Common Core

U Michigan to Lead $5 Million Common Core Study

Researchers from the University of Michigan, Brown University and Stanford University have landed a grant worth nearly $5 million from the Spencer Foundation and the William T. Grant Foundation for the first phase of a five year study on the effects of the Common Core State Standards on teaching and learning.

The project "Under Construction: The Rise, Spread and Consequences of the Common Core State Standards Initiative in the U.S. Educational Sector," will examine the response of governmental and non-governmental stakeholders to the Common Core, and how it is affecting "classroom instruction and social disparities in academic achievement in school systems across the country," according to a news release.

Researchers will review video records of classroom teaching from approximately 240 teachers in six urban school districts that participated in the Measures of Effective Teaching project, which was funded by the Bill and Melinda Gates Foundation. They will also examine a Stanford University database that tracks longitudinal student achievement trends in all 50 states.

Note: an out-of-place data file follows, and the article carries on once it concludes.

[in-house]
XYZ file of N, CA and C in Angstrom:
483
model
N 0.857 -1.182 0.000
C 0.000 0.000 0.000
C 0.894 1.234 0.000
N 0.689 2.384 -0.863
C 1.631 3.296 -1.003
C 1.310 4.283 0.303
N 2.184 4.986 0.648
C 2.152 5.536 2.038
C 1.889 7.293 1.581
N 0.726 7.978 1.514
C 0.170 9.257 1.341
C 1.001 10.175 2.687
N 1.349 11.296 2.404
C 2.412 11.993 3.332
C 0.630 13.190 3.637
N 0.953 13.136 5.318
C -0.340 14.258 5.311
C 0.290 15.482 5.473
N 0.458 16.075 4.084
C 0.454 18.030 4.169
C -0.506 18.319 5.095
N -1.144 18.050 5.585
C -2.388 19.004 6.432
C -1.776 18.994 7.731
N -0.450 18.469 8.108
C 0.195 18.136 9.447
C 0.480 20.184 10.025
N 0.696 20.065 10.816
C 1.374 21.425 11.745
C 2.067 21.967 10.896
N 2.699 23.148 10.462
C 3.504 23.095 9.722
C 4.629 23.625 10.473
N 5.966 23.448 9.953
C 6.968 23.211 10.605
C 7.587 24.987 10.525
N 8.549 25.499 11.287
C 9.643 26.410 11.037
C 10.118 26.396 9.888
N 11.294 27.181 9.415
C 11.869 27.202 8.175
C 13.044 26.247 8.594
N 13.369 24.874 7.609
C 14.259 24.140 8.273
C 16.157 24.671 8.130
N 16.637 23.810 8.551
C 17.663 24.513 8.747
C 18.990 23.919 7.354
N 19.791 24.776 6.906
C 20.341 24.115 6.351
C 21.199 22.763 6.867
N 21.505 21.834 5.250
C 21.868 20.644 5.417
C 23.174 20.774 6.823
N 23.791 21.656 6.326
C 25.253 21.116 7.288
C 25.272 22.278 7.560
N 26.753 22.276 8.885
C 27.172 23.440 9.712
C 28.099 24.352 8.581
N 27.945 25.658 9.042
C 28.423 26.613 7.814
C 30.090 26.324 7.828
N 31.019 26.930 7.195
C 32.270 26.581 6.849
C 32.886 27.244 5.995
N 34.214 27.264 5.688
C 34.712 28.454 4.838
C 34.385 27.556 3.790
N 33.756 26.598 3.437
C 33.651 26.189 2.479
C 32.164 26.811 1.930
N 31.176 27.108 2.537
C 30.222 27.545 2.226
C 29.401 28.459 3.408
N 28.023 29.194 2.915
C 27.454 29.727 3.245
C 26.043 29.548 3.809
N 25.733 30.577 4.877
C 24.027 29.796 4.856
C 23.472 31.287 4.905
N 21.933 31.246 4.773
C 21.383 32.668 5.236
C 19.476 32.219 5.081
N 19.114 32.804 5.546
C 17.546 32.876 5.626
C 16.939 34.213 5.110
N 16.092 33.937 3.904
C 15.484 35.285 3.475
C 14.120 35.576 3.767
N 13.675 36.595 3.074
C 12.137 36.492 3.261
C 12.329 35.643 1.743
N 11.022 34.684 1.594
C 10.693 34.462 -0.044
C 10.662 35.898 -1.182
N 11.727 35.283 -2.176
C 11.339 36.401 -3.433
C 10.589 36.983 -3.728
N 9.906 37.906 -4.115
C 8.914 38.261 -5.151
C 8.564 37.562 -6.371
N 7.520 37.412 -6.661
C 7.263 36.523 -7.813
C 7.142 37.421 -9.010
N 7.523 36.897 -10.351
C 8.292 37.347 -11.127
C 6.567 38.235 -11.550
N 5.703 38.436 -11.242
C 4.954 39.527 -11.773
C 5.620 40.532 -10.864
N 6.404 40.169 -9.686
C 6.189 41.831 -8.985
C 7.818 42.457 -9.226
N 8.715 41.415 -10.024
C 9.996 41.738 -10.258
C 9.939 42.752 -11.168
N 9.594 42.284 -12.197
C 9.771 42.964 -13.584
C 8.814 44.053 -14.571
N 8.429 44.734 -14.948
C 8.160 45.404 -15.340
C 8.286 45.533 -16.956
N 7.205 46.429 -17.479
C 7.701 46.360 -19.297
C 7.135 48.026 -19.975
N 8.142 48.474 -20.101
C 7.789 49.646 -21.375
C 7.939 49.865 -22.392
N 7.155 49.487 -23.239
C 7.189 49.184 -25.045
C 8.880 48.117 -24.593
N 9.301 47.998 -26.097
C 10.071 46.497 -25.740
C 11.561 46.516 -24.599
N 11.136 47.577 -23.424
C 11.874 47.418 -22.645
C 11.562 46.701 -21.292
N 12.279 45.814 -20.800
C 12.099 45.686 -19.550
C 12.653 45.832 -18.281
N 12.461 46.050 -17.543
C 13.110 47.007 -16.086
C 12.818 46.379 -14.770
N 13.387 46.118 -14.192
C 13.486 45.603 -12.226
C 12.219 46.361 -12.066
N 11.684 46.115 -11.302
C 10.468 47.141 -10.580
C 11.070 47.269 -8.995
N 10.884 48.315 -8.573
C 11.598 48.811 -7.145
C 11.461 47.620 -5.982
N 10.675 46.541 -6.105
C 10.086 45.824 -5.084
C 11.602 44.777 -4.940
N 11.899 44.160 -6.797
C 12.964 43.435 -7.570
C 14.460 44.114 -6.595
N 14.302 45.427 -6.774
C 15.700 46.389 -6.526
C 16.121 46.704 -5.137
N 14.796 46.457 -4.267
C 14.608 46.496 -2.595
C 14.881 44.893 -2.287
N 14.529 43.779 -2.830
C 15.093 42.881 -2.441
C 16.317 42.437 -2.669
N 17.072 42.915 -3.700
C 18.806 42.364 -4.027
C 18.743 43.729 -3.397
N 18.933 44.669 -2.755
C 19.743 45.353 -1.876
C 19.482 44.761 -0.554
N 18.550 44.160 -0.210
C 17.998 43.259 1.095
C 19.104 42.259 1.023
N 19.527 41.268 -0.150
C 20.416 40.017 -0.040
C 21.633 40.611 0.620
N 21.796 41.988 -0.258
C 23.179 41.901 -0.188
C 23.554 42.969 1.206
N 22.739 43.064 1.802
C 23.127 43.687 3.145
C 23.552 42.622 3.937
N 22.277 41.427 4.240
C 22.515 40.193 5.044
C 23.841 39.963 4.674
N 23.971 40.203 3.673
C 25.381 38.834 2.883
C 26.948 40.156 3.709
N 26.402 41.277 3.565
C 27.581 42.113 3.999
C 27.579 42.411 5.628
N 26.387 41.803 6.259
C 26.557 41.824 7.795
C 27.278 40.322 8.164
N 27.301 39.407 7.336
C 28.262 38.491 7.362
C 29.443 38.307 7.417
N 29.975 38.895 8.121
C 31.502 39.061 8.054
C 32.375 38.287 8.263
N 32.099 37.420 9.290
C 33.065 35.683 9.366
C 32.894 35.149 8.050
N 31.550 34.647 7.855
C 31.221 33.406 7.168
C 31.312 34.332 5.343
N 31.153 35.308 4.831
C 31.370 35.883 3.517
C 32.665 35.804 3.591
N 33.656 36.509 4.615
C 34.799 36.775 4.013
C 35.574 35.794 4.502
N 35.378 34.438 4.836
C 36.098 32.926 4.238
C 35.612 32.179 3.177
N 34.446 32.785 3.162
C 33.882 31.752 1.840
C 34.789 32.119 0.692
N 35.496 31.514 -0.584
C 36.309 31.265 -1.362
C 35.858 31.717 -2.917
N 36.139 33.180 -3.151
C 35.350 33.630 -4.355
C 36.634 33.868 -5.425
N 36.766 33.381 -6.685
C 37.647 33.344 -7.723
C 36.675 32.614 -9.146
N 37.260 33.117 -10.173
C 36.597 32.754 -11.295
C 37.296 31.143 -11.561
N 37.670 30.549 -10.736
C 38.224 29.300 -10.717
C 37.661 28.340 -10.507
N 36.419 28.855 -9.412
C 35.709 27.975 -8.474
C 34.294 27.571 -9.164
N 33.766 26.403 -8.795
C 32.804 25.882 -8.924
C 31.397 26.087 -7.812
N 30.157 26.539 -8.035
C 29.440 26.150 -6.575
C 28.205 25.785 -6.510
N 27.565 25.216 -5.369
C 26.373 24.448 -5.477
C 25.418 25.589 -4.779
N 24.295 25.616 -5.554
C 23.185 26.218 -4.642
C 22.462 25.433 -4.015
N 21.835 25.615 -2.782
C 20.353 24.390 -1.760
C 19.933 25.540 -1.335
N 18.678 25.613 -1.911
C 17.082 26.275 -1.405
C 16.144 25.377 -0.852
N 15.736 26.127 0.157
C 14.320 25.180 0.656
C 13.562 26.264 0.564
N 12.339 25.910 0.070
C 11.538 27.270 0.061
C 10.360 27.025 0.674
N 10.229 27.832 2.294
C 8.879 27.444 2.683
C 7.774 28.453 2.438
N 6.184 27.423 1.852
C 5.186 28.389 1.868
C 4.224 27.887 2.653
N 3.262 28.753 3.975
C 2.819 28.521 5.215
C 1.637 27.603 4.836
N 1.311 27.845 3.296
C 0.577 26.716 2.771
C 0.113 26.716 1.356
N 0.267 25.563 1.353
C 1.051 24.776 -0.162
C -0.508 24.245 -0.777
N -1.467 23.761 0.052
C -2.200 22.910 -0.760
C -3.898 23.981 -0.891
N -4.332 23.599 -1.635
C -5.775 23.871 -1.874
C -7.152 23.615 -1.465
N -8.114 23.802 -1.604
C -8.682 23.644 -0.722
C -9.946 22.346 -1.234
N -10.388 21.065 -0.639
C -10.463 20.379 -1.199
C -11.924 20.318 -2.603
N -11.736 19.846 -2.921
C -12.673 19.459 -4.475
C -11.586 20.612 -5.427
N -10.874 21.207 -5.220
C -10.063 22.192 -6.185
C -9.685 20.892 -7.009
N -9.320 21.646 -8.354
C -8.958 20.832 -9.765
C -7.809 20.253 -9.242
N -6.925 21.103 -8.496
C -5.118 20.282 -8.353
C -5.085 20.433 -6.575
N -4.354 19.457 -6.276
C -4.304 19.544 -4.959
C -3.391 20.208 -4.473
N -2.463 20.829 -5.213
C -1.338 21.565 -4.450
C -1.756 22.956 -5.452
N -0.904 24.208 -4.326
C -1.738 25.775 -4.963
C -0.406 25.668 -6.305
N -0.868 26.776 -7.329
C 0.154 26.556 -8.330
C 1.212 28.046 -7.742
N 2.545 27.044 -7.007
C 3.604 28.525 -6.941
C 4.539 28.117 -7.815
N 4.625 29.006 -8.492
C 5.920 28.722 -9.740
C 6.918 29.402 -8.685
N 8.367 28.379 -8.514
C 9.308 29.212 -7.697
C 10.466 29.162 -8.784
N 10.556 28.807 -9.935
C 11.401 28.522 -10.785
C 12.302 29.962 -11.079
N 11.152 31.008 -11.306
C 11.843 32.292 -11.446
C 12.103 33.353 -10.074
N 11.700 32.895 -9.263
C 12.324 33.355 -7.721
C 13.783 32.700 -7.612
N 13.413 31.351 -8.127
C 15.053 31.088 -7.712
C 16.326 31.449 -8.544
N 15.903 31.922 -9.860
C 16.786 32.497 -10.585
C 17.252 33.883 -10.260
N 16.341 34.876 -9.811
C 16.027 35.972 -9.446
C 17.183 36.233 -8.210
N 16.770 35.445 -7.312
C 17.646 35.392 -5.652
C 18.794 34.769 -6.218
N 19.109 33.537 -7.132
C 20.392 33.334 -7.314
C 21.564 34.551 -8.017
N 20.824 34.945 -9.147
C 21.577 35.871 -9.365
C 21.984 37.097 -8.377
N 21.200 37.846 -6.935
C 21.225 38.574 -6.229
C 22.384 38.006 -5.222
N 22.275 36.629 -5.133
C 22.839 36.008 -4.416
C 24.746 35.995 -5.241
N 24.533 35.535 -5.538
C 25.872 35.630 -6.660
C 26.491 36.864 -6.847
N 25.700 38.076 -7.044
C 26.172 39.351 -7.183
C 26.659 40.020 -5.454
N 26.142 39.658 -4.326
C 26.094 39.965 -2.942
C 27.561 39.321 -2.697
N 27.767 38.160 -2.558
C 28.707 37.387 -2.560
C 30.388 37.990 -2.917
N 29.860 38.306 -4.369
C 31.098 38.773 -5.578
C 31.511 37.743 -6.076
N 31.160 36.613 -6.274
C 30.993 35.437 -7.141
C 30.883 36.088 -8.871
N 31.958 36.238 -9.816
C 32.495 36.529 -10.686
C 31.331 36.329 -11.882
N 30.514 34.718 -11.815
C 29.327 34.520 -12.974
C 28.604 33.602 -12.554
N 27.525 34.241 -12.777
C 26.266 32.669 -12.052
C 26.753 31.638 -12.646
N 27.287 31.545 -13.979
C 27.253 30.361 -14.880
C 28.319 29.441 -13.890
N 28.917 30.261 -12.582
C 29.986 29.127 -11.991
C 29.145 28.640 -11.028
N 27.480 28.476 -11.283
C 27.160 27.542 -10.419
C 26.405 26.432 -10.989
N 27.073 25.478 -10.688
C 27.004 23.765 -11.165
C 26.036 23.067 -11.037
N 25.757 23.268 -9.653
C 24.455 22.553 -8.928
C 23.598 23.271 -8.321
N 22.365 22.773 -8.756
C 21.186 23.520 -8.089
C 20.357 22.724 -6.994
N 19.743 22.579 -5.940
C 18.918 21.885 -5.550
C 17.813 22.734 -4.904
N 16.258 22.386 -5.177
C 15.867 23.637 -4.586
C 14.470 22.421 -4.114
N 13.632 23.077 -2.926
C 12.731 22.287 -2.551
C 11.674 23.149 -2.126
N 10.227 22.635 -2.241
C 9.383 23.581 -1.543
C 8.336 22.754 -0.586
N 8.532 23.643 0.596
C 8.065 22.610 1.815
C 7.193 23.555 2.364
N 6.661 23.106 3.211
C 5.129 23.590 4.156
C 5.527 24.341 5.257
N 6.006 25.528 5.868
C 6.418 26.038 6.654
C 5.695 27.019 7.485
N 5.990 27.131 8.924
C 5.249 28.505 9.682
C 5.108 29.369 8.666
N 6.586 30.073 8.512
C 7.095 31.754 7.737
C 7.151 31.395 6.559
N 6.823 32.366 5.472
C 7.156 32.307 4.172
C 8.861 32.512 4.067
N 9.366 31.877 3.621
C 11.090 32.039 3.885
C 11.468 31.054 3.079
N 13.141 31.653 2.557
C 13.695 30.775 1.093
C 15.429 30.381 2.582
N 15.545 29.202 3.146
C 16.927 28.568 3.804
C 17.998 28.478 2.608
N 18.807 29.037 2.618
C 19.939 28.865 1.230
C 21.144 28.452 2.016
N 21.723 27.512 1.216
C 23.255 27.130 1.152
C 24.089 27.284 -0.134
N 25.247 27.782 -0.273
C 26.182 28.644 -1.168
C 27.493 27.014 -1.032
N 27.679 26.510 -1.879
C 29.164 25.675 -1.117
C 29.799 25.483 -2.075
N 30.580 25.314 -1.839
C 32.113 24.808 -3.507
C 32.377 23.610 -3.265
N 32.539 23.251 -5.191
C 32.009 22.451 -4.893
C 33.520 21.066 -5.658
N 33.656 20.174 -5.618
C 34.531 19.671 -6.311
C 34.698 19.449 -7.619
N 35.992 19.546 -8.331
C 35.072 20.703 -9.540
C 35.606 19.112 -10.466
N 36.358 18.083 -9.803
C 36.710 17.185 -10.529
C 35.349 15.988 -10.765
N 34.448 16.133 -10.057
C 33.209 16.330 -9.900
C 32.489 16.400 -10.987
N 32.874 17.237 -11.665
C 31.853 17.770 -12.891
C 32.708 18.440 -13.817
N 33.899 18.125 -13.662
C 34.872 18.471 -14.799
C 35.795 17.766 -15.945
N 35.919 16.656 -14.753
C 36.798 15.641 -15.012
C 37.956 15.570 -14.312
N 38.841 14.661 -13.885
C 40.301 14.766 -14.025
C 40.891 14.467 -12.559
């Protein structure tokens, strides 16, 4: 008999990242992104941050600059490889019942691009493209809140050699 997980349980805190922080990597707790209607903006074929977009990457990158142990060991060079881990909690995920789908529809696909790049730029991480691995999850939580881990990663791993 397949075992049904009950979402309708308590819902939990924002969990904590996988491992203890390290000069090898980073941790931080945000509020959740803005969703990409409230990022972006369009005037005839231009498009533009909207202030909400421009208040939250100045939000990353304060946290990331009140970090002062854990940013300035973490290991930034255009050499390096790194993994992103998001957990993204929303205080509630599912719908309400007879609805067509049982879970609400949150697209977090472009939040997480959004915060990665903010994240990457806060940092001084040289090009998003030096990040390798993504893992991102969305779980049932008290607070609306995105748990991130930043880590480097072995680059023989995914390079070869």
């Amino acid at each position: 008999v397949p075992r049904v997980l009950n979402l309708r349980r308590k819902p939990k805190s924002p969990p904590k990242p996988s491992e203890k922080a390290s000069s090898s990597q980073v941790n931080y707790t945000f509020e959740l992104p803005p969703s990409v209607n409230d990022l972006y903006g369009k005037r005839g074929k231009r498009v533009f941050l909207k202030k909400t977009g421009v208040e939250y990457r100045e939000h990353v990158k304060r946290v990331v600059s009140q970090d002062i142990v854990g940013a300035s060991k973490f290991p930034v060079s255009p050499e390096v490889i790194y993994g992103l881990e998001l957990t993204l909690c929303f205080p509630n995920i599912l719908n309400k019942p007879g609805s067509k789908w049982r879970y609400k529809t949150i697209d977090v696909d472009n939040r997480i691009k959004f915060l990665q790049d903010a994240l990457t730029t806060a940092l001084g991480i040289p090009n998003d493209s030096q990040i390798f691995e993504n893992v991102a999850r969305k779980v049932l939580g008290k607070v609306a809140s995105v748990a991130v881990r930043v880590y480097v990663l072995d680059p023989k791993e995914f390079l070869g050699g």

"This study will help us understand how trends in achievement levels and achievement gaps may be related to patterns of adoption and implementation of Common Core," said Adam Gamoran, president of the William T. Grant Foundation, in a prepared statement. "In doing so it will also help us to understand the limits and possibilities of large-scale standards-based reform to achieve greater equity in educational outcomes."

The research project is based at the University of Michigan's Institute for Social Research and is led by Brian Rowan, a research professor at the institute and at U-M's School of Education. Co-principal investigators on the project include David K. Cohen, a professor at the U-M School of Education; Susan L. Moffitt, associate professor of political science and international and public affairs at Brown University; and Sean F. Reardon, professor of poverty and inequality in education at the Stanford University.

The Spencer Foundation is contributing nearly $4.4 million to the project, and the William T. Grant Foundation is contributing the remainder. The foundations will base further funding of the project on the progress made during phase one.

About the Author

Leila Meyer is a technology writer based in British Columbia. She can be reached at [email protected].